Bioarchaeological preservation and non-elite diet in the Bay of Naples: An analysis of the food remains from the Cardo V sewer at the Roman site of Herculaneum

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Due to its burial by the eruption of Vesuvius in AD 79, the level of biological preservation in the Roman town of Herculaneum is very high. The recovery and analysis of large quantities of material from the city’s Cardo V sewer has provided the rare opportunity to study the diet of middle and lower class Romans living in an urban context in mid-1st century AD Italy. The sewer lacked an outflow point and instead functioned as a cesspit to collect the human and kitchen waste generated by those living in the multi-storey shop and apartment complex (Insula Orientalis II) situated above. In total, 220 l of soil was examined for carbonised and mineralised material, seashells, eggshells, otoliths and fish bones. 194 taxa were identified, including 94 botanical, 45 fish, 53 shellfish and two bird taxa. One-hundred and thirteen of the 194 taxa can be considered edible foodstuffs indicating a high level of dietary diversity. This article compares preservation conditions with those found in Pompeii and assess diet in relation to these findings. The level of preservation is found to be comparable between the two sites and no major taphonomic biases are observed. The diet of non-elite individuals in Herculaneum is found to consist of a few staple foods that are frequently supplemented by a wide range of other goods. Subtle differences in diet are observable within the sewer assemblage, most likely related to differences in wealth.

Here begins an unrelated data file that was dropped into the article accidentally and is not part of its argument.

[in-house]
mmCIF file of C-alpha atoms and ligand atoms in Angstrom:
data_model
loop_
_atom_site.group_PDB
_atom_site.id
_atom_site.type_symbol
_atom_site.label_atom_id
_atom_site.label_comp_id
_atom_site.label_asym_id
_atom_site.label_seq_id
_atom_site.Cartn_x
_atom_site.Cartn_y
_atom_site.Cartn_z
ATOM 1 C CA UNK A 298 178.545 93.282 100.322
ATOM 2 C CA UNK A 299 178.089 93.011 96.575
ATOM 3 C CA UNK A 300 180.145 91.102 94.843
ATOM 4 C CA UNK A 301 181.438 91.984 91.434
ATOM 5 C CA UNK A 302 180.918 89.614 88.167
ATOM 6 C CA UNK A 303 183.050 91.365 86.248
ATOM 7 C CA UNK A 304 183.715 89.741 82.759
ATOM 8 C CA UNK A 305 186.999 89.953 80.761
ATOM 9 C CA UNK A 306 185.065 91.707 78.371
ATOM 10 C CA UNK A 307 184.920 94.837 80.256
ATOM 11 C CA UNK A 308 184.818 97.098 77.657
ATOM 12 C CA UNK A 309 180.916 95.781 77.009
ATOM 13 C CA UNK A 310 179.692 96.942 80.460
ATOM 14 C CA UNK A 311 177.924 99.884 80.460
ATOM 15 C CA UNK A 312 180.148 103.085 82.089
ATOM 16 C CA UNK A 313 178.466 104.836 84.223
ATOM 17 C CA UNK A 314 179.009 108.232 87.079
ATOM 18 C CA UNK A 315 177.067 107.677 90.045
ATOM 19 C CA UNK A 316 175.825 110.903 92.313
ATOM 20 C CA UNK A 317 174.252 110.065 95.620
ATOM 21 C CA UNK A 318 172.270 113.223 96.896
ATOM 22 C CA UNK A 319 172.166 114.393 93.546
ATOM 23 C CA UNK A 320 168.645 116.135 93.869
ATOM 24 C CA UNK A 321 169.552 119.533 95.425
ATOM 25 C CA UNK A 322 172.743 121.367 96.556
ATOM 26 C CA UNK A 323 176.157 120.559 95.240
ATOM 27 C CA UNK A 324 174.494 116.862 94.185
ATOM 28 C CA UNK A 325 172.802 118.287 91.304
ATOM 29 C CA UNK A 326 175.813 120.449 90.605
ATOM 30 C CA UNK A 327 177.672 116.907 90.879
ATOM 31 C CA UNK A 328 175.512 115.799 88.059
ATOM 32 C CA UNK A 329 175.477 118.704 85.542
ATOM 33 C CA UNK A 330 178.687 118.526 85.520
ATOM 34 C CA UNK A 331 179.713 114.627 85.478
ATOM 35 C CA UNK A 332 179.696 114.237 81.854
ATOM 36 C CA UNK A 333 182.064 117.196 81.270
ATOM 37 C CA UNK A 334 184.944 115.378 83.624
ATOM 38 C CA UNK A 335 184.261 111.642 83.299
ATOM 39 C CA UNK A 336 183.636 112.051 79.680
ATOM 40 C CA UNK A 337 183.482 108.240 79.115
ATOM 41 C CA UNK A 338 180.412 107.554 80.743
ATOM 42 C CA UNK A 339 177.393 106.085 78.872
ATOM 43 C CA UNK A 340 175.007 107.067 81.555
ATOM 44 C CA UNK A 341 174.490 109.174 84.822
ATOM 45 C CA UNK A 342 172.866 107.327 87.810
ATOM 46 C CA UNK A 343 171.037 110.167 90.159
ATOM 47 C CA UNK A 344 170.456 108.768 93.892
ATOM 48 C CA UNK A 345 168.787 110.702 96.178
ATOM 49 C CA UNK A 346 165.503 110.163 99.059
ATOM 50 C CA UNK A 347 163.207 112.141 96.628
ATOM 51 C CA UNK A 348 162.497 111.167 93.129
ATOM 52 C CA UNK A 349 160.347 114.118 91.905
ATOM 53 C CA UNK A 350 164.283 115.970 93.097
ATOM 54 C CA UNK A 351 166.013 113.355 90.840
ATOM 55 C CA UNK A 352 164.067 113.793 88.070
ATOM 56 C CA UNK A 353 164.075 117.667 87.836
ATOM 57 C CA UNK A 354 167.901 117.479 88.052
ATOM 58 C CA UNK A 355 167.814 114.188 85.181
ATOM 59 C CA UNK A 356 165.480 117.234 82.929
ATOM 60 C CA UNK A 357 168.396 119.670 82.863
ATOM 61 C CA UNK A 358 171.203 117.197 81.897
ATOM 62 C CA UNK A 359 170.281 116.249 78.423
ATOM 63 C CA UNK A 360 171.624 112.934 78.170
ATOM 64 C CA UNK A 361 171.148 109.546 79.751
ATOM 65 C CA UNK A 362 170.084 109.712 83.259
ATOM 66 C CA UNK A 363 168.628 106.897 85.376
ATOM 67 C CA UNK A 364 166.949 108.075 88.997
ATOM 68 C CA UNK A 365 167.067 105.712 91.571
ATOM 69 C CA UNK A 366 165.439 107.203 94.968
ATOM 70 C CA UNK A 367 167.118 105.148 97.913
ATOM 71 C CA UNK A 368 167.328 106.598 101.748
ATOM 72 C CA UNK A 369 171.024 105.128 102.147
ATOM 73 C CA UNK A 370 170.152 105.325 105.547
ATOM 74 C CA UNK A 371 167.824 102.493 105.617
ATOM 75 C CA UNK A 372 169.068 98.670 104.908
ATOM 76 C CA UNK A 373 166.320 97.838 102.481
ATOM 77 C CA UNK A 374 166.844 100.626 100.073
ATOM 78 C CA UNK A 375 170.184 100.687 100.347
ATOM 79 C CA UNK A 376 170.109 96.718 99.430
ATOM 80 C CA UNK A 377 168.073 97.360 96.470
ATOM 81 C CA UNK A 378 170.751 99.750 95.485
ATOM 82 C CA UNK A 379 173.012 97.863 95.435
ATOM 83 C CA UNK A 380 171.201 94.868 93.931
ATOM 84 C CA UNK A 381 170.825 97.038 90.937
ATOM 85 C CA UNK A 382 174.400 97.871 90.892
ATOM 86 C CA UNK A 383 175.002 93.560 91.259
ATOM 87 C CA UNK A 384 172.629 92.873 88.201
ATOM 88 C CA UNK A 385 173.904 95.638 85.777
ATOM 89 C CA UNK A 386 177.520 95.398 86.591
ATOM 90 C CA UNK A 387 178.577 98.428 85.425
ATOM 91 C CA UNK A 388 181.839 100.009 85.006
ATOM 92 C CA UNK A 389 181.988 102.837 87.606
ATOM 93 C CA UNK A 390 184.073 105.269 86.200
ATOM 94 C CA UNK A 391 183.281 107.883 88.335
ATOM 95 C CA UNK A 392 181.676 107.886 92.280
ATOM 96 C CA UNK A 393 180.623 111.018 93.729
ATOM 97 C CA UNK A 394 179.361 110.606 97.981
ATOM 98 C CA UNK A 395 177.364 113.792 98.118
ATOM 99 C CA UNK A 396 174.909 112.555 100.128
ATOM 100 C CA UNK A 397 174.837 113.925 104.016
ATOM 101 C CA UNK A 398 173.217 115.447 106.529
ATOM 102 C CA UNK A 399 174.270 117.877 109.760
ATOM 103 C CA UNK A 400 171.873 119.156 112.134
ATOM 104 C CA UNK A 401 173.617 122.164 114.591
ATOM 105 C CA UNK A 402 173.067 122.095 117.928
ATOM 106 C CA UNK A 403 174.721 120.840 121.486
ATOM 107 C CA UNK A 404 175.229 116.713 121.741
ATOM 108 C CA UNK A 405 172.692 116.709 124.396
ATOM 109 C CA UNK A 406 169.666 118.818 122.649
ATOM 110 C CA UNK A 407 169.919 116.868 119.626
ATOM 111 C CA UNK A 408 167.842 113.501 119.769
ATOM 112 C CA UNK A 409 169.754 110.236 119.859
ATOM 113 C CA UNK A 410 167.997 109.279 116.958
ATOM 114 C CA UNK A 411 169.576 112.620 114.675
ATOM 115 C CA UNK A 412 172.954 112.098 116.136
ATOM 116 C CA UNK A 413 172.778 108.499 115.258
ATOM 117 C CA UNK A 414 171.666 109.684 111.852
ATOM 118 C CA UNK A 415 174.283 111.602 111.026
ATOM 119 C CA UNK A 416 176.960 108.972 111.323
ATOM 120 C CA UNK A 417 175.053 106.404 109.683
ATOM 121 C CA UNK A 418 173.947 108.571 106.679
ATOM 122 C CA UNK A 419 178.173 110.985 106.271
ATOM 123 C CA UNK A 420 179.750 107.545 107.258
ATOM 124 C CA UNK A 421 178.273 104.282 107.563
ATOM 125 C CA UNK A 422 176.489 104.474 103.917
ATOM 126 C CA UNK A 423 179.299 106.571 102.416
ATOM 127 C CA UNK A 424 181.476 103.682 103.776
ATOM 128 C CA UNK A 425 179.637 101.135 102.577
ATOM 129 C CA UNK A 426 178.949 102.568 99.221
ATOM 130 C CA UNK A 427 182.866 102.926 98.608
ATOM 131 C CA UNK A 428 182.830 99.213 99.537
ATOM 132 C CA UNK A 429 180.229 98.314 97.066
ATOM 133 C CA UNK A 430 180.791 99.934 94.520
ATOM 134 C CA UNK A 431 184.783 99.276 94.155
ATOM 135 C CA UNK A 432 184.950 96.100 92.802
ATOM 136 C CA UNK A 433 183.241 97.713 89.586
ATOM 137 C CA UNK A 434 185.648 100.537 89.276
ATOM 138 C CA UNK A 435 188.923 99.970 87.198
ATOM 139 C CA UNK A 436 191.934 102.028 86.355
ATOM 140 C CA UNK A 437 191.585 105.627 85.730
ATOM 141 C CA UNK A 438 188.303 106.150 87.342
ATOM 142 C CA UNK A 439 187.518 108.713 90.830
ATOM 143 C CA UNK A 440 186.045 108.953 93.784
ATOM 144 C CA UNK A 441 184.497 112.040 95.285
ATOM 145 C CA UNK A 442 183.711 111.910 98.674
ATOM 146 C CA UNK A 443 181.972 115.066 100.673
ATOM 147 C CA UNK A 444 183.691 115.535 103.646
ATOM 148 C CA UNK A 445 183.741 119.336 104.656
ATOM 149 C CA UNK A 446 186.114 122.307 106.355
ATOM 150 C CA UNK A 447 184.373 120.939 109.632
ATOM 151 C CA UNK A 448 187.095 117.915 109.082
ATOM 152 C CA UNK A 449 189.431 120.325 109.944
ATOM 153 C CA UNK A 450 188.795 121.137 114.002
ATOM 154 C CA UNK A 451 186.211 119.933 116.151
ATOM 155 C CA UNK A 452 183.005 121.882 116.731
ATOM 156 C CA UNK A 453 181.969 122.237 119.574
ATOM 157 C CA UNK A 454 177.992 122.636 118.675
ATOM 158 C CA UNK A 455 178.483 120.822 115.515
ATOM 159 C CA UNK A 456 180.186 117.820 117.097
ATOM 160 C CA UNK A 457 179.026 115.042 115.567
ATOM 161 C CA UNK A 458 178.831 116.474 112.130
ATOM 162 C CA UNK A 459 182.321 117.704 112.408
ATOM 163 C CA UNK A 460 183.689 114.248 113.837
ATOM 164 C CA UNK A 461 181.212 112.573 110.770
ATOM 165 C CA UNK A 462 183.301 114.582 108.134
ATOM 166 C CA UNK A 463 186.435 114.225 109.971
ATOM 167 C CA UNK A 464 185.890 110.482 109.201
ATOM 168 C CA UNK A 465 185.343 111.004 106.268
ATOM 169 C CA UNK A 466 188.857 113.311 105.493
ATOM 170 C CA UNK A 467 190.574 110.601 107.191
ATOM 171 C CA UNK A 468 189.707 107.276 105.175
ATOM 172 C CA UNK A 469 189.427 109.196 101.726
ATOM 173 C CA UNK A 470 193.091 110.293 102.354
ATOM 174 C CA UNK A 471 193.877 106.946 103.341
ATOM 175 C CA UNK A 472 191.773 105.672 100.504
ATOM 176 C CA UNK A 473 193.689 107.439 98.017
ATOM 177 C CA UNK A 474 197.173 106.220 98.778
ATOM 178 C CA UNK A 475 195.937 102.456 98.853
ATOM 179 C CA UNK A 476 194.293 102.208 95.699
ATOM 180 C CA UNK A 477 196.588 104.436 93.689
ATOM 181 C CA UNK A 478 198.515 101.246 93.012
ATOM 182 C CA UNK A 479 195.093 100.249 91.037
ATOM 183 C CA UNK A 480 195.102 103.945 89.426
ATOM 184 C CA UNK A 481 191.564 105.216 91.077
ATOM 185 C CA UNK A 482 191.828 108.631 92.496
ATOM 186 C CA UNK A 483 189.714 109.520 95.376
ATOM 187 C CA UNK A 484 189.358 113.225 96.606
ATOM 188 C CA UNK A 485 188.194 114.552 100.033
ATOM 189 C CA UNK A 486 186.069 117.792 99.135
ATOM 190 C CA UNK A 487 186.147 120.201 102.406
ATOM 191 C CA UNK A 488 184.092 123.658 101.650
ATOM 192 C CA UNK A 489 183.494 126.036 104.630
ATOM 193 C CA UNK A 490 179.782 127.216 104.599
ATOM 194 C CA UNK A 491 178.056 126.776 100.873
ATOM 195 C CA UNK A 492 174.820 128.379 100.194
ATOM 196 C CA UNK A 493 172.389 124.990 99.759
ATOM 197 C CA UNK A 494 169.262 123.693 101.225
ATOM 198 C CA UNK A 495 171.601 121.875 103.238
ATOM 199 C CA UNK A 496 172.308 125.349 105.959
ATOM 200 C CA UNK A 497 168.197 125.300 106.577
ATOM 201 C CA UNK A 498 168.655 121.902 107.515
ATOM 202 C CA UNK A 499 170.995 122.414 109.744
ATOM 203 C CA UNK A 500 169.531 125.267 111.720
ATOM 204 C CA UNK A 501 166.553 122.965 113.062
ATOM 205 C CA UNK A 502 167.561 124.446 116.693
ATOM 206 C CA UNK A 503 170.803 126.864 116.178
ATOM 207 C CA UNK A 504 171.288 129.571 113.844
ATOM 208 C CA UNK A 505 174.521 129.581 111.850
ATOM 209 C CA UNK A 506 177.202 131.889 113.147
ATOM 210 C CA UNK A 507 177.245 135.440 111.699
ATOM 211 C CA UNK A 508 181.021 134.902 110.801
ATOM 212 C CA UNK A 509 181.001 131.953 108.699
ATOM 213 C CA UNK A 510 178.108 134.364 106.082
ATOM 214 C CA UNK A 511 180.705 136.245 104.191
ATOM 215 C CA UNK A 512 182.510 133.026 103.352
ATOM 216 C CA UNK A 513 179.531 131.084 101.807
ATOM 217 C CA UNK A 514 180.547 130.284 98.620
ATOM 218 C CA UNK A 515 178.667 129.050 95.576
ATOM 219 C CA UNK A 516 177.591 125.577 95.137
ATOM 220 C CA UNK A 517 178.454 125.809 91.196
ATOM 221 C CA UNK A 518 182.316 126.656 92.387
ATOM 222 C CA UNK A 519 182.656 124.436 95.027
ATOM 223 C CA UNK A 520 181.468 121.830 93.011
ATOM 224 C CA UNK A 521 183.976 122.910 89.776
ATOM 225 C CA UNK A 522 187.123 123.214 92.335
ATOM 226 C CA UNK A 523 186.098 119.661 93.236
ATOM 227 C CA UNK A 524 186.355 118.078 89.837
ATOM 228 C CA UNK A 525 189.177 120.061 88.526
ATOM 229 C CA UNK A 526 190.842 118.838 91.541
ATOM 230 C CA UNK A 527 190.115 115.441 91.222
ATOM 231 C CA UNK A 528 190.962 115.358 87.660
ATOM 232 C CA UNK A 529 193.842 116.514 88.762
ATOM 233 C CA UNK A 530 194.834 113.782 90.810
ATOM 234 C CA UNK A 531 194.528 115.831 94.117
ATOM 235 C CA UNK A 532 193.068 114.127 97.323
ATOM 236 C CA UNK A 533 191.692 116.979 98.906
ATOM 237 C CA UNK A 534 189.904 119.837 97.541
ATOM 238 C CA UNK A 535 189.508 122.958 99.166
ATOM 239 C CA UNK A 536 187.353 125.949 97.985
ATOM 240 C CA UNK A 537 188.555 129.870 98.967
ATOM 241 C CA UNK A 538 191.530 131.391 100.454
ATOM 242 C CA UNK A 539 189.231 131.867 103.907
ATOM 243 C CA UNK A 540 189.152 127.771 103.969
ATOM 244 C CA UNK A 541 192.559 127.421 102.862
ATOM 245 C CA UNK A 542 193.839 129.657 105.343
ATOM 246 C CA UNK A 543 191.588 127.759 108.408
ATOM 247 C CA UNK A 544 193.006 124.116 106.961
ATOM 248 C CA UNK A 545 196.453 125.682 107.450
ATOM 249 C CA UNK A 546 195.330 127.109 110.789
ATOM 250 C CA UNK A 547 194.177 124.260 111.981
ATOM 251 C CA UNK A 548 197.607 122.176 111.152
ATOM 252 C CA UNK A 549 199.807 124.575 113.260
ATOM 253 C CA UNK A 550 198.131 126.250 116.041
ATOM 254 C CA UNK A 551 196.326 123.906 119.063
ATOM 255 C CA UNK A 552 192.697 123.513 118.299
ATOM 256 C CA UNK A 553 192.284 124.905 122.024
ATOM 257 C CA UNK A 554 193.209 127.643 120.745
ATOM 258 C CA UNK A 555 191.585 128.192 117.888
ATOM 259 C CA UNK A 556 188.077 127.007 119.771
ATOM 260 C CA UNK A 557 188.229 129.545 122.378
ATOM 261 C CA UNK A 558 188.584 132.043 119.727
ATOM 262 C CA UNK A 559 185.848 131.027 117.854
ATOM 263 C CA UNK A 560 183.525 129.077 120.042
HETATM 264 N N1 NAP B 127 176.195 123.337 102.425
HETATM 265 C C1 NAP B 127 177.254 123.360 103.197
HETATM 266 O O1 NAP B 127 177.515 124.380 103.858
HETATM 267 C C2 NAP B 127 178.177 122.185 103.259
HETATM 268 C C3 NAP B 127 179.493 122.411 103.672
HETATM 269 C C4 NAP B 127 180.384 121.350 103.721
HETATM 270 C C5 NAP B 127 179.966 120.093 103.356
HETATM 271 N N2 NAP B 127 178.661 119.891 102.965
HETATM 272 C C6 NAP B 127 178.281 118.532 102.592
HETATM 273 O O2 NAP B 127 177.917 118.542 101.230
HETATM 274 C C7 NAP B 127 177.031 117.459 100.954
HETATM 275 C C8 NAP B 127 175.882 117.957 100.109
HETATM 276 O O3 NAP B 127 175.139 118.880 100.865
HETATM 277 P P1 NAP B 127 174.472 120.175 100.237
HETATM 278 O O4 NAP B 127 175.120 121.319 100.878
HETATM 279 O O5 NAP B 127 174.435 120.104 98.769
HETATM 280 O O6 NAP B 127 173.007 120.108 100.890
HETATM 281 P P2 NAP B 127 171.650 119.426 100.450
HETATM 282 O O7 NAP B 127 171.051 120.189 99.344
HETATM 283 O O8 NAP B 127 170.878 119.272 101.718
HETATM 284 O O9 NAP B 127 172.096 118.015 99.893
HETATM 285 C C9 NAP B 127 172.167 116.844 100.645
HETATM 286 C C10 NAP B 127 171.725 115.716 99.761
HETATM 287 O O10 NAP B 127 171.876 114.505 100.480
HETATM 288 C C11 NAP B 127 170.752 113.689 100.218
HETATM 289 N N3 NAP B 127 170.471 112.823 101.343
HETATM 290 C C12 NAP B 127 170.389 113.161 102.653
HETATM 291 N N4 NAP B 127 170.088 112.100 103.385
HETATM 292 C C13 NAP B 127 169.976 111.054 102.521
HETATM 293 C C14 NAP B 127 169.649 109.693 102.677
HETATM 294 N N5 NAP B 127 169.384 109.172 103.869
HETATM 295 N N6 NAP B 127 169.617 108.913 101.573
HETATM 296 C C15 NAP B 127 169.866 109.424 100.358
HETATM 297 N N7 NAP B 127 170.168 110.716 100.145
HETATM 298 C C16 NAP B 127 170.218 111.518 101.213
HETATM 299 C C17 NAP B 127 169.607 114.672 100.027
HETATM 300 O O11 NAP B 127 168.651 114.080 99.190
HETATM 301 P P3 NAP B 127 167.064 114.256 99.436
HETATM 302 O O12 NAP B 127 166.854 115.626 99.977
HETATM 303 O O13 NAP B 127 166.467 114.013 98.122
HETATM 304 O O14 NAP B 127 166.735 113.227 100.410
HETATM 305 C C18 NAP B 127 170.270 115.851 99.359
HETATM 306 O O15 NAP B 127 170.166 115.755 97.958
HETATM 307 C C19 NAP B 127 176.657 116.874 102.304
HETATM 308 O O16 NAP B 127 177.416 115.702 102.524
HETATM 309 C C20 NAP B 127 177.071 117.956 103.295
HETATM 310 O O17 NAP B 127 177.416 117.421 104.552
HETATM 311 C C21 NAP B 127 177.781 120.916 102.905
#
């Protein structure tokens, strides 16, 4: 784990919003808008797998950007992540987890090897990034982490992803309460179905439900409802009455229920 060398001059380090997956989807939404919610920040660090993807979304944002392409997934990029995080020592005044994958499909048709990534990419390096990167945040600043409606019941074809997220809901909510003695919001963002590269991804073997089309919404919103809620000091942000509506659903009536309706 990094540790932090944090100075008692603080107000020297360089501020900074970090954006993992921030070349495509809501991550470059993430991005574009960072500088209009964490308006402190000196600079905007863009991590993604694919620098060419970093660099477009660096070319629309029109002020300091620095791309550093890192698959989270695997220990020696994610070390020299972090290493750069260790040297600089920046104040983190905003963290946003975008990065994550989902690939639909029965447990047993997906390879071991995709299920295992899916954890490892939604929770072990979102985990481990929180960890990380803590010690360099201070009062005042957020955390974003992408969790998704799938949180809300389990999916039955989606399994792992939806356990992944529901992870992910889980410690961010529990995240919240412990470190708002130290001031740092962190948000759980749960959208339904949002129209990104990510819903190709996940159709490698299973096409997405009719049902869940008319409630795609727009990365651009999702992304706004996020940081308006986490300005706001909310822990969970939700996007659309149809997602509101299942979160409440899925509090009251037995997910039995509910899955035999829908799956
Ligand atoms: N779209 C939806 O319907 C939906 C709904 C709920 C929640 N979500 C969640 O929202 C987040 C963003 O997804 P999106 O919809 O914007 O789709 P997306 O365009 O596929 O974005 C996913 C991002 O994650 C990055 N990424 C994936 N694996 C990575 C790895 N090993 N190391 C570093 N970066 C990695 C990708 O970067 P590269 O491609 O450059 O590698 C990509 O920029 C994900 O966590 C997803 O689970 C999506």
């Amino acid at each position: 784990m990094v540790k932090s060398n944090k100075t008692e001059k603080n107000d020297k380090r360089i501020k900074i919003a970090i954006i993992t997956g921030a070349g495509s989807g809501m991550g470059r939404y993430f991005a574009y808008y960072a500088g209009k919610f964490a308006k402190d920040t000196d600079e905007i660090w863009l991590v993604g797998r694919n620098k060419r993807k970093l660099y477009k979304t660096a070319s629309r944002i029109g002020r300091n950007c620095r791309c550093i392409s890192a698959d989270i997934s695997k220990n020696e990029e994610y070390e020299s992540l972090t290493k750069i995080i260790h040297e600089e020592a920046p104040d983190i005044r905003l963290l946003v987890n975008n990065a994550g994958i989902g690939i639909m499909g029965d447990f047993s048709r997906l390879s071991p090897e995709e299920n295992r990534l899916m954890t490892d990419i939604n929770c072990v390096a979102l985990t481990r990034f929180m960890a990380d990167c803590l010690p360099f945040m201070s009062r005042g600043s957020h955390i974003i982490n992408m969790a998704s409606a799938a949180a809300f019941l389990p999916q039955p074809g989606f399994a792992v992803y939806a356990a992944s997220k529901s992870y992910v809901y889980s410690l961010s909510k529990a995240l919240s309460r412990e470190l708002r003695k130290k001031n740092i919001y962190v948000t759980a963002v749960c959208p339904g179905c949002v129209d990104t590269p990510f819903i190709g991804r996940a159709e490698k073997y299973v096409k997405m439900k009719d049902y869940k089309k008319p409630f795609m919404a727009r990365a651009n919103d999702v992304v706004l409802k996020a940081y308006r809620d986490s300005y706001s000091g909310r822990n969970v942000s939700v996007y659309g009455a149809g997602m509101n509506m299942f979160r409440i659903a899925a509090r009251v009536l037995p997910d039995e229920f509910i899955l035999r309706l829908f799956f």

Original languageEnglish
Pages (from-to)318-336
Number of pages19
JournalEnvironmental Archaeology
Issue number3
Early online date12 Oct 2016
Publication statusPublished - 2017


  • Herculaneum, Pompeii, Roman, Diet, Archaeobotany, Mineralisation

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